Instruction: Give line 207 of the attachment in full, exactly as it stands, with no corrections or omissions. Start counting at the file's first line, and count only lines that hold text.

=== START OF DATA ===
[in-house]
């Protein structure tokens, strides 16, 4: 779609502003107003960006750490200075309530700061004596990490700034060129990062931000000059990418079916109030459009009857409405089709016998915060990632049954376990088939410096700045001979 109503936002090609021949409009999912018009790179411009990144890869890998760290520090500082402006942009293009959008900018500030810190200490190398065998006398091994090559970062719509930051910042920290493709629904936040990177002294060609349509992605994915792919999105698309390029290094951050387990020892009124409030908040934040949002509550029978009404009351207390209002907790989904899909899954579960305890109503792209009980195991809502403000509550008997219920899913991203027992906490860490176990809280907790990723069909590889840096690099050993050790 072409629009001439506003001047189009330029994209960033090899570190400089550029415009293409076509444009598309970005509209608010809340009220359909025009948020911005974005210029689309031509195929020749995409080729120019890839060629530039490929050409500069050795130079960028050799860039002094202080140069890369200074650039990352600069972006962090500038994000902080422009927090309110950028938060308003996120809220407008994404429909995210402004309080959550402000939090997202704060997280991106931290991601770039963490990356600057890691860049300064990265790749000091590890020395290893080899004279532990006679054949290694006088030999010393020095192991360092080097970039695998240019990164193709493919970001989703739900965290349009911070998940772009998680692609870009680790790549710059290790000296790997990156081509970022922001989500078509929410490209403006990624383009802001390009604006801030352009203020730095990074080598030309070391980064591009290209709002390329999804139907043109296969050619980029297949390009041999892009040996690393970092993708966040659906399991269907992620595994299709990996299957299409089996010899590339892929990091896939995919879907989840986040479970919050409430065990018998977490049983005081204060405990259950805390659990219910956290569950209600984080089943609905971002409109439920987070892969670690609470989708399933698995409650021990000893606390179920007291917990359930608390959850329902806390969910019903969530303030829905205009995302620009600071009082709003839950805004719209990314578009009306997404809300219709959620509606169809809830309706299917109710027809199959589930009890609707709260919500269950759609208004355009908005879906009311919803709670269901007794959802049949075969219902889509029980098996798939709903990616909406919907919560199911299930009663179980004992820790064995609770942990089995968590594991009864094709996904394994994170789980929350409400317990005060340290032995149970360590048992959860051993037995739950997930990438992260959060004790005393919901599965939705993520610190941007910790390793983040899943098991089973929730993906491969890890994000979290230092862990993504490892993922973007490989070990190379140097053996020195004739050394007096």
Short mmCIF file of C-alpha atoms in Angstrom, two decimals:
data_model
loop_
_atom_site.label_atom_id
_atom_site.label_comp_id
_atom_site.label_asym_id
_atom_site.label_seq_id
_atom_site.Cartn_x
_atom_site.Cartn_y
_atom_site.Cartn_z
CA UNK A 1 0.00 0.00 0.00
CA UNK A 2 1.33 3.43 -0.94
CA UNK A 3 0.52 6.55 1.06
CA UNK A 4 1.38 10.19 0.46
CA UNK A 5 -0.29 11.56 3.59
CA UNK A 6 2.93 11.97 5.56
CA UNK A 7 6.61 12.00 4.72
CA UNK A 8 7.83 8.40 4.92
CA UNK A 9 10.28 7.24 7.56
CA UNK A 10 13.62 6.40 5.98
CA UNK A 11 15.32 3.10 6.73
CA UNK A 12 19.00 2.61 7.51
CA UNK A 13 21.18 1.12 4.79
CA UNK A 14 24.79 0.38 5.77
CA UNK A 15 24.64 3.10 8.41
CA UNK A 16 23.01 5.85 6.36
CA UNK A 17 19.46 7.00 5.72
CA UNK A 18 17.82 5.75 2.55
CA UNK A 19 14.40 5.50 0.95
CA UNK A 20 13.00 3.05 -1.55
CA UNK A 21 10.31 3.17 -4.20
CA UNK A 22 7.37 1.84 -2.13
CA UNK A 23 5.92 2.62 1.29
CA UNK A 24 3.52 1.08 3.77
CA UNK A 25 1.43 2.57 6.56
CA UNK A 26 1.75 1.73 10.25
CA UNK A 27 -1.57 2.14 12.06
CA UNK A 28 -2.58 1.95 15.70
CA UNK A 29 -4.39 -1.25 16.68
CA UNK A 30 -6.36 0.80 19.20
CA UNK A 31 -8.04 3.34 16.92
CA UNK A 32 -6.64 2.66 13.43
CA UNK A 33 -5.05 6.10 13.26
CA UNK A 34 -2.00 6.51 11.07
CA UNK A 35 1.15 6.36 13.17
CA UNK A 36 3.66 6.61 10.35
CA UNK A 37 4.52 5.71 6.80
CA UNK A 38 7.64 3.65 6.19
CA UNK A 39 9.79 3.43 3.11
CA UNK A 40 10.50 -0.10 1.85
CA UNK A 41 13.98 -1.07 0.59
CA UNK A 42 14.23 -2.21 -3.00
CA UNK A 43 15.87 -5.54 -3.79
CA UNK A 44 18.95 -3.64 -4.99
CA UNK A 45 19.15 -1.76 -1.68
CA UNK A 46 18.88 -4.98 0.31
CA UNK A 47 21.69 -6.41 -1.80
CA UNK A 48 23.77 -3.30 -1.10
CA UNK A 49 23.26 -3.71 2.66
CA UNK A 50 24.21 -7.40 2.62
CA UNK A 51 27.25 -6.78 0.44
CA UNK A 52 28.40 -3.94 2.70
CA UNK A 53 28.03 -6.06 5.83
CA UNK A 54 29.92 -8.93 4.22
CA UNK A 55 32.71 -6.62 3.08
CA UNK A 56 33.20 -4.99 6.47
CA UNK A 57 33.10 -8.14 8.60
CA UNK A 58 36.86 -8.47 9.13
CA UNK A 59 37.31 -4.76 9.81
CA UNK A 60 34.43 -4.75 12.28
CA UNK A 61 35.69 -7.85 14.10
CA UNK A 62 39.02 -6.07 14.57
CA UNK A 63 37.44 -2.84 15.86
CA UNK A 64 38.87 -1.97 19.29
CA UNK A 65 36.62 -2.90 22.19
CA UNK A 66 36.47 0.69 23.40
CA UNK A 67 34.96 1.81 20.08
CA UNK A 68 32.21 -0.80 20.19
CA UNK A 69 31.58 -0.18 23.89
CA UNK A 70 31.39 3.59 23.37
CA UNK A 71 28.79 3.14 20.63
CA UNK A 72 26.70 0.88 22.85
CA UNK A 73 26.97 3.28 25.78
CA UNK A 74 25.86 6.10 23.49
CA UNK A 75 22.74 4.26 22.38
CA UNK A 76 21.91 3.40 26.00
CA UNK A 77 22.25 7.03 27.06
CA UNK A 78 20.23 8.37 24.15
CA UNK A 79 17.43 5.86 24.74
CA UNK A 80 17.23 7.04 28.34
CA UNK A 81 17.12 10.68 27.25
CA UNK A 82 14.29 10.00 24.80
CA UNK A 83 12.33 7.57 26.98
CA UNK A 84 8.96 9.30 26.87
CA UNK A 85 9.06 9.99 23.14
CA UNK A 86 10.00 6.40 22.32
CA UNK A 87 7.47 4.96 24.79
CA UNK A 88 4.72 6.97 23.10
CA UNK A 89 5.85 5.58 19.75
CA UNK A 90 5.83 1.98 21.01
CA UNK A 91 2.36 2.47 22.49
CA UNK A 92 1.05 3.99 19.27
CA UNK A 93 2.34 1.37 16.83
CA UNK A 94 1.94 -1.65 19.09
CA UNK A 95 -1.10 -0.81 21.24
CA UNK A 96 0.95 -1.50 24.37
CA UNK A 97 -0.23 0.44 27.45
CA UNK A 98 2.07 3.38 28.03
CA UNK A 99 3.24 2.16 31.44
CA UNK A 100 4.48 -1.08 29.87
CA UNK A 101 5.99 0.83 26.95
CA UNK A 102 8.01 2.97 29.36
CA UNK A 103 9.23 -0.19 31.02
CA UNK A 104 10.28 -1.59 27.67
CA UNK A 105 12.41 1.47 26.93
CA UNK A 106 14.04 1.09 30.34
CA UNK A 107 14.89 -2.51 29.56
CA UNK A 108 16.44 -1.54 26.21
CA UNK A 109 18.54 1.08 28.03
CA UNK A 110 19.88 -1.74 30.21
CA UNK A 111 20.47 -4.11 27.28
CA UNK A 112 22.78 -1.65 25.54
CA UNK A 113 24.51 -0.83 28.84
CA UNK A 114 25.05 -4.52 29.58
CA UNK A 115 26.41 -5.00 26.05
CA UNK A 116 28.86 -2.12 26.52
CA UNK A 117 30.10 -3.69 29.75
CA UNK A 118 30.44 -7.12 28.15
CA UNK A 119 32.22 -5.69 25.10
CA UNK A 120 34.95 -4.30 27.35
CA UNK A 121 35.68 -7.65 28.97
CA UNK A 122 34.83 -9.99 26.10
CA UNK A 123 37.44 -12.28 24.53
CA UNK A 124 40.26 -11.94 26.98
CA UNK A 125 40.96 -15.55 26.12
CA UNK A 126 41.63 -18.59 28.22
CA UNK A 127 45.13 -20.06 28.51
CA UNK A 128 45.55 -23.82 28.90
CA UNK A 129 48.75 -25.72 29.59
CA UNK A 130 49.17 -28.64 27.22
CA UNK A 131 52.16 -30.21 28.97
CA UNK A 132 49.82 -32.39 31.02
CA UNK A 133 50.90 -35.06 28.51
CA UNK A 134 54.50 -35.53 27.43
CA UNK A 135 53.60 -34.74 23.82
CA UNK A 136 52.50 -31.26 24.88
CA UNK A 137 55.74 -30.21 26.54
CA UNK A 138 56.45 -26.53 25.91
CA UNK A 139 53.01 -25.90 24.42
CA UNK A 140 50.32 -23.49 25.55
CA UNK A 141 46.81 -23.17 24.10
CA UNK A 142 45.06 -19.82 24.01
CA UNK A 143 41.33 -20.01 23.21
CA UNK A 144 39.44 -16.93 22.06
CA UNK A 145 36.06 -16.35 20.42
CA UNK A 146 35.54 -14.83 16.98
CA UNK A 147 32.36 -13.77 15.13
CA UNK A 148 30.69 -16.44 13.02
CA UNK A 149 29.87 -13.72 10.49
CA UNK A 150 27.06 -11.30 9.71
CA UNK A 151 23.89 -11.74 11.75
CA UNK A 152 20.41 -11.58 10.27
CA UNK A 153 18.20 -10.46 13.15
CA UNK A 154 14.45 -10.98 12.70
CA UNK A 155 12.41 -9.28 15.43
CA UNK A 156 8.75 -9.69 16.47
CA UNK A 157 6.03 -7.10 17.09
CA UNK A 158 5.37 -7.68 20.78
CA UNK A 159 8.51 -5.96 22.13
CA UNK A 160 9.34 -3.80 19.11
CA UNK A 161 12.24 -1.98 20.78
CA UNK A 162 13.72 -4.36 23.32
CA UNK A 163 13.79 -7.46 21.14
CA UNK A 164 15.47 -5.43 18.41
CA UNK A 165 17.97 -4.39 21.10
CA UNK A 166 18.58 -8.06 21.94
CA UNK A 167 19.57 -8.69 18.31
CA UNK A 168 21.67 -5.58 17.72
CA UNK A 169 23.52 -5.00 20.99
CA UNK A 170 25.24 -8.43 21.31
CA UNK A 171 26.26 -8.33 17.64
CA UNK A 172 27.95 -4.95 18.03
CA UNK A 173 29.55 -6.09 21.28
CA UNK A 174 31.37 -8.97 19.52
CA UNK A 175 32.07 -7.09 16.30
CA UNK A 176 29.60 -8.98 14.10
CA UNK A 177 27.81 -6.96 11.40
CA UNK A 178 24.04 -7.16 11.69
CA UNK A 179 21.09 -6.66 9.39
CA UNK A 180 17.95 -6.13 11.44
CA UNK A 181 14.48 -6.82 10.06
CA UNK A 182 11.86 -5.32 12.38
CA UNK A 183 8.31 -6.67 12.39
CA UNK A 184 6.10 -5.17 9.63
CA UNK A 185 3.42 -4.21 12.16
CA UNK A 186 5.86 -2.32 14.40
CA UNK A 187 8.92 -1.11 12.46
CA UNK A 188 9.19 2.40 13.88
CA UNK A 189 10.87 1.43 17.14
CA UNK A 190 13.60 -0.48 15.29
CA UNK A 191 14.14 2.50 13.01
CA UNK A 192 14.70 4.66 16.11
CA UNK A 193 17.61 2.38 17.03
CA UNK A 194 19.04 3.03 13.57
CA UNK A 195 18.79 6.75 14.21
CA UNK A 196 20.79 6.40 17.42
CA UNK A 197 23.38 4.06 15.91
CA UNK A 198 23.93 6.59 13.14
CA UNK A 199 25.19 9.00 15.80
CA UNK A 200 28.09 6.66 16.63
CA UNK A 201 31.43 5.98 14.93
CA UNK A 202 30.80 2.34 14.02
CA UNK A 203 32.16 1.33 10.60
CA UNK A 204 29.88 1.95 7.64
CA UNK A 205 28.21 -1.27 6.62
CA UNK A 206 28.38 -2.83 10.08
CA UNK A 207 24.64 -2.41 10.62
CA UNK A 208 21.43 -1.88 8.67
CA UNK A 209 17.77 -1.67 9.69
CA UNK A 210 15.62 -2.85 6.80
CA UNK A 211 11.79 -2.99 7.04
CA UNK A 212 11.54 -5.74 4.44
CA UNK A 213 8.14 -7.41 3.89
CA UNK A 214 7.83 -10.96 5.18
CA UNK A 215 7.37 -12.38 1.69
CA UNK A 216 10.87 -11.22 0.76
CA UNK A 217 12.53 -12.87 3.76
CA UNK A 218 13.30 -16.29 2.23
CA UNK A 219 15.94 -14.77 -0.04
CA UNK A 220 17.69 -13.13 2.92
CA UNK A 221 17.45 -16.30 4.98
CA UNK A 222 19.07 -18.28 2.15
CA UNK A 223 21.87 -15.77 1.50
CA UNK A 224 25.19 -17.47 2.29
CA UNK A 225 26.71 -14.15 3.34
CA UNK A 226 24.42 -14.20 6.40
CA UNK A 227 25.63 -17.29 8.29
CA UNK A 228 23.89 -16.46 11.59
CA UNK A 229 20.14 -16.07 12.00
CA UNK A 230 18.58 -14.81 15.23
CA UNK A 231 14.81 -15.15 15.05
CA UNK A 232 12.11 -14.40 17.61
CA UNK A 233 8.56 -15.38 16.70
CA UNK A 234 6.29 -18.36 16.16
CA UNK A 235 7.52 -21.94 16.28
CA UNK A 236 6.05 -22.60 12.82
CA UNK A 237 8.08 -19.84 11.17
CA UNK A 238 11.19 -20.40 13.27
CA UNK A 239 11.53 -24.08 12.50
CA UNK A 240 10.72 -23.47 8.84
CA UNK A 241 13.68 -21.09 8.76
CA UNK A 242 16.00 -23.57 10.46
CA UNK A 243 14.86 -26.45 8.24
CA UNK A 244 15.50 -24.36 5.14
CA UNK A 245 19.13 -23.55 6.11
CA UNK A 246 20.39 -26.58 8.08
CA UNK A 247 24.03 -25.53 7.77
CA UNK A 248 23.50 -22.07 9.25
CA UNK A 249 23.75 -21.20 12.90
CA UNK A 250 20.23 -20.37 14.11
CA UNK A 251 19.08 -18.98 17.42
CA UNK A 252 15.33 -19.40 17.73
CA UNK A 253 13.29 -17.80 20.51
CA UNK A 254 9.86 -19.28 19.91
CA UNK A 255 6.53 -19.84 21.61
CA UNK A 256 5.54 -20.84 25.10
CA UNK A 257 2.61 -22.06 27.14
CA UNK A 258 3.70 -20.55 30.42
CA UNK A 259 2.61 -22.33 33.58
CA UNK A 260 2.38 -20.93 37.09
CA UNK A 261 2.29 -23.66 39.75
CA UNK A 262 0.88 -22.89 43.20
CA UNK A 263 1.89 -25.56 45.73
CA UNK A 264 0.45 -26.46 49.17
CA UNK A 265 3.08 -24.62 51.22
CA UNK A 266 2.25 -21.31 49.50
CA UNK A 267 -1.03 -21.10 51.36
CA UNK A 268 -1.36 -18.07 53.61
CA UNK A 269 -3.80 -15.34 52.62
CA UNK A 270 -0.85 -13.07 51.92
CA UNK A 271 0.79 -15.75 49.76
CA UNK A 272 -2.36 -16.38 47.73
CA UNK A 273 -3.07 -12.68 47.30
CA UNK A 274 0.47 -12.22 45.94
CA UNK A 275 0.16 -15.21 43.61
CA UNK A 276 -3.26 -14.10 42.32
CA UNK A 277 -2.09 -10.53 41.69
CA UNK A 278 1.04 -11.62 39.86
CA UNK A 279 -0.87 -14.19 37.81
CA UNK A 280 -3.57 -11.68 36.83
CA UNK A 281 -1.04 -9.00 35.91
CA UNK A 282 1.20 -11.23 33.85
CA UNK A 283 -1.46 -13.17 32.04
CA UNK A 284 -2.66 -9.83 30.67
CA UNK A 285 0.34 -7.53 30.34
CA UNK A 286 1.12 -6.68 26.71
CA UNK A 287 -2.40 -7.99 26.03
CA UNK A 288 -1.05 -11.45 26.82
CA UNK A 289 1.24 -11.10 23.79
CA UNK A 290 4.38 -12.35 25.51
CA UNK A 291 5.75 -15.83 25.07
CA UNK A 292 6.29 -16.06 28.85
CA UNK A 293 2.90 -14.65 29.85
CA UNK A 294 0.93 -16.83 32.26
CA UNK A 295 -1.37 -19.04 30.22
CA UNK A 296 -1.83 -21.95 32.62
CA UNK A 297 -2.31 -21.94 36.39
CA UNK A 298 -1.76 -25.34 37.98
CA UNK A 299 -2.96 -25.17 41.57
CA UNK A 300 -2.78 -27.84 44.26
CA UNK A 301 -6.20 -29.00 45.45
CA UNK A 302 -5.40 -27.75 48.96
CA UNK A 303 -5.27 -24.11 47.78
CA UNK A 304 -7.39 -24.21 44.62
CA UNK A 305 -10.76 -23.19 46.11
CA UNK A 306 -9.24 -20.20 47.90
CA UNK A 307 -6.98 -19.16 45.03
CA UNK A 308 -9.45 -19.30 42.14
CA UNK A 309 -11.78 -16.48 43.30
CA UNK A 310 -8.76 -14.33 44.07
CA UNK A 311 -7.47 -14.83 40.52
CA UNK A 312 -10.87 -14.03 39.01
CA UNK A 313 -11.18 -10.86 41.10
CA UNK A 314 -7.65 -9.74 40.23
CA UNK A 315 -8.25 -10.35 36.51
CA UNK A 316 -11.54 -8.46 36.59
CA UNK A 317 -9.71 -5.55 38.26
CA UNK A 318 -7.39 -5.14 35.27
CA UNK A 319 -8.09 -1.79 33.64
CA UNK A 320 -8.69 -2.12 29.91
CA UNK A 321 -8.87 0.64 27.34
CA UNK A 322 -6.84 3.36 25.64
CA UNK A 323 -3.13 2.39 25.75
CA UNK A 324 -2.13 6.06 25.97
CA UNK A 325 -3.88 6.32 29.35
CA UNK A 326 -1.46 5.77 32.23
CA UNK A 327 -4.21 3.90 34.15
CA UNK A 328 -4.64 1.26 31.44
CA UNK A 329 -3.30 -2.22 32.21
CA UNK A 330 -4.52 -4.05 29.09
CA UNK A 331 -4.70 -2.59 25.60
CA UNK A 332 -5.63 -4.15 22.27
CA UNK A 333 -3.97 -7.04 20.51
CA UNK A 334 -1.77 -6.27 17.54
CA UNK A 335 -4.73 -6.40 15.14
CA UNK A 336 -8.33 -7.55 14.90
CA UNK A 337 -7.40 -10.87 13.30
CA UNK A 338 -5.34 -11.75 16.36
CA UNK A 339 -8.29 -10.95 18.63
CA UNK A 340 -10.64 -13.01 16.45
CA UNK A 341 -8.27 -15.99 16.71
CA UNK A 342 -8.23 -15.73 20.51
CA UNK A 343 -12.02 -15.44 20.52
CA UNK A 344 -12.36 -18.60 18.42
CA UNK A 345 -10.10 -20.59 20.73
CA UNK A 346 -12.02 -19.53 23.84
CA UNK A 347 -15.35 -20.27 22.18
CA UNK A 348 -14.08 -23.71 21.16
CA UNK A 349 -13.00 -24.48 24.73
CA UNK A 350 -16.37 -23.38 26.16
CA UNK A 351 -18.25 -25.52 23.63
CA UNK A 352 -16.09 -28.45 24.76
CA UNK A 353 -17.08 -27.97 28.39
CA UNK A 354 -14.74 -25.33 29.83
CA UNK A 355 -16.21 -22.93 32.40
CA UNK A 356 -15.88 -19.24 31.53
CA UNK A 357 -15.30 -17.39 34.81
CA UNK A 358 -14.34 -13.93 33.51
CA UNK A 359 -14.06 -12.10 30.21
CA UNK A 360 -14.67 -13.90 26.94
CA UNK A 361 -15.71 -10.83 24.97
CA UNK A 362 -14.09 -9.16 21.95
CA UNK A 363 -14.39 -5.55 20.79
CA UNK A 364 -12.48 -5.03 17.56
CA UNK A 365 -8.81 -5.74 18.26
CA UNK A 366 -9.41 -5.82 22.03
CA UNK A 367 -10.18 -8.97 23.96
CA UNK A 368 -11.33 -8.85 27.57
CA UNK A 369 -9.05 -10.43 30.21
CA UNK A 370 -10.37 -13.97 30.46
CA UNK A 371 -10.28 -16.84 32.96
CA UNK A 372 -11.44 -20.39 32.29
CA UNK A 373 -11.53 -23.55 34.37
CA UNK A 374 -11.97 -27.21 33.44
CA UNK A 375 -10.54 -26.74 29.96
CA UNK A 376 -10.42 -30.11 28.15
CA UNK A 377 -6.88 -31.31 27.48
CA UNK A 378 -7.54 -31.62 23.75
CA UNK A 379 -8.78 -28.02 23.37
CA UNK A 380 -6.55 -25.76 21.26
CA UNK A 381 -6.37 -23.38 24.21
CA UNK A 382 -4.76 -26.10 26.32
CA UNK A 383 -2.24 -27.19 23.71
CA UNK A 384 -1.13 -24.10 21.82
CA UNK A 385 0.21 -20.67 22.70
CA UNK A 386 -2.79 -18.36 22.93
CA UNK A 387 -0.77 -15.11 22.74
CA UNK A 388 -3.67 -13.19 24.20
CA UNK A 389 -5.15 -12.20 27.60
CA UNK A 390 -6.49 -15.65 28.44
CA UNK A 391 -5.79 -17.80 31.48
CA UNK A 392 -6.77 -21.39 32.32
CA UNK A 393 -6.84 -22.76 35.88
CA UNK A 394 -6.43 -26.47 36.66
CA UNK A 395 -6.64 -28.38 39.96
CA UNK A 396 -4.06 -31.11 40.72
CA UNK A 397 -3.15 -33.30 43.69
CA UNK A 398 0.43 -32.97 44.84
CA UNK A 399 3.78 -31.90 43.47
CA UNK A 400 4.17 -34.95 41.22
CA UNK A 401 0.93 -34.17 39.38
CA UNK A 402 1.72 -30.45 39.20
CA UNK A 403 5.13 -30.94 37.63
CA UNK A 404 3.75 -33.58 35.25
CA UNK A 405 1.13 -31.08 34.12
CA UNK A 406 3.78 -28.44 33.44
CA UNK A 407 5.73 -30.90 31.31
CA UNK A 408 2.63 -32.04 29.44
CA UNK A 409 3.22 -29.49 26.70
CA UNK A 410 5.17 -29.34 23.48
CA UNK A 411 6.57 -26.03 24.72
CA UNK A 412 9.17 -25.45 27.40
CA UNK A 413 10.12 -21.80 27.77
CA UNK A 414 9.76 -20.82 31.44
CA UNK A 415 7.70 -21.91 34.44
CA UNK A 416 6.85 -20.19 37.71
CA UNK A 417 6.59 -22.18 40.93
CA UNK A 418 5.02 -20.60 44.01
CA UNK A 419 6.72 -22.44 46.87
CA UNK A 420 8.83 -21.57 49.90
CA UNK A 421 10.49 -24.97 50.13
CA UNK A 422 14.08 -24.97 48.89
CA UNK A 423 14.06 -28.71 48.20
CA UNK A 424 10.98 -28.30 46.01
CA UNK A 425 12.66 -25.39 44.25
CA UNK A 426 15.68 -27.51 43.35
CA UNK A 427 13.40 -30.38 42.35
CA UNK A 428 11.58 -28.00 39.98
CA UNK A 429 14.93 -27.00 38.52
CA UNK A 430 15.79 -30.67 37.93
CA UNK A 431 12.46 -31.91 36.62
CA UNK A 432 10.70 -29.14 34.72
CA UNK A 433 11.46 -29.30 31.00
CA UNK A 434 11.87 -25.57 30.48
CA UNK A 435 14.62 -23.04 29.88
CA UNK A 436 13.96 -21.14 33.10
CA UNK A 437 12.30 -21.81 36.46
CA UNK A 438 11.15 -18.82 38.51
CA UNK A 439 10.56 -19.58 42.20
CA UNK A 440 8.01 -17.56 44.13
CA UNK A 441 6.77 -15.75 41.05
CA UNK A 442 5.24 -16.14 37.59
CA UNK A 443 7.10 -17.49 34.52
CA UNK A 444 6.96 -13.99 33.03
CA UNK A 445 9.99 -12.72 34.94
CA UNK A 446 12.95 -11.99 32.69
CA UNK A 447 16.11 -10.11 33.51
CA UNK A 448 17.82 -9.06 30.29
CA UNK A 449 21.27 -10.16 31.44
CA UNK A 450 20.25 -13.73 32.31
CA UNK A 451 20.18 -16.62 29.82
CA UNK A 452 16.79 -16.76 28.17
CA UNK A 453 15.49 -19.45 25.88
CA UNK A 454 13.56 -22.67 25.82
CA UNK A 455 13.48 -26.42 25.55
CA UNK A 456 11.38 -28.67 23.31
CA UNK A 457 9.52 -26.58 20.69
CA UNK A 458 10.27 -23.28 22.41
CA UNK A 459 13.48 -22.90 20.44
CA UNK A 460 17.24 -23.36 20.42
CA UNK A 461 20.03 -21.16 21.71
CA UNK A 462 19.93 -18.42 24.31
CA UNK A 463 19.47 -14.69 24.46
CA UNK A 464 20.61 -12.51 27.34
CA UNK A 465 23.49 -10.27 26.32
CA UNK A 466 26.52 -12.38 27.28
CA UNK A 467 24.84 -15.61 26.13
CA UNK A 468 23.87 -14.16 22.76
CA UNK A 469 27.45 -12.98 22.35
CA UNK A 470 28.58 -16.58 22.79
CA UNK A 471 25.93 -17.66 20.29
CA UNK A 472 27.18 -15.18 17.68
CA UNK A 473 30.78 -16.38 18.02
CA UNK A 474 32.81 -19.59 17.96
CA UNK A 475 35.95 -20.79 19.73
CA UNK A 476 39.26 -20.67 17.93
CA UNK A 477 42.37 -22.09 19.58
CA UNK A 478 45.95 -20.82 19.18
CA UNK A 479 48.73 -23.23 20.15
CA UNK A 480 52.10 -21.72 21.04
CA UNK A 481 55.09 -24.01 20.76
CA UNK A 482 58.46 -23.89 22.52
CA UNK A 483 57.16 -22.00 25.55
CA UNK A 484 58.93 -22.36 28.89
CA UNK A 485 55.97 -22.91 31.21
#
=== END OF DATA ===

CA UNK A 195 18.79 6.75 14.21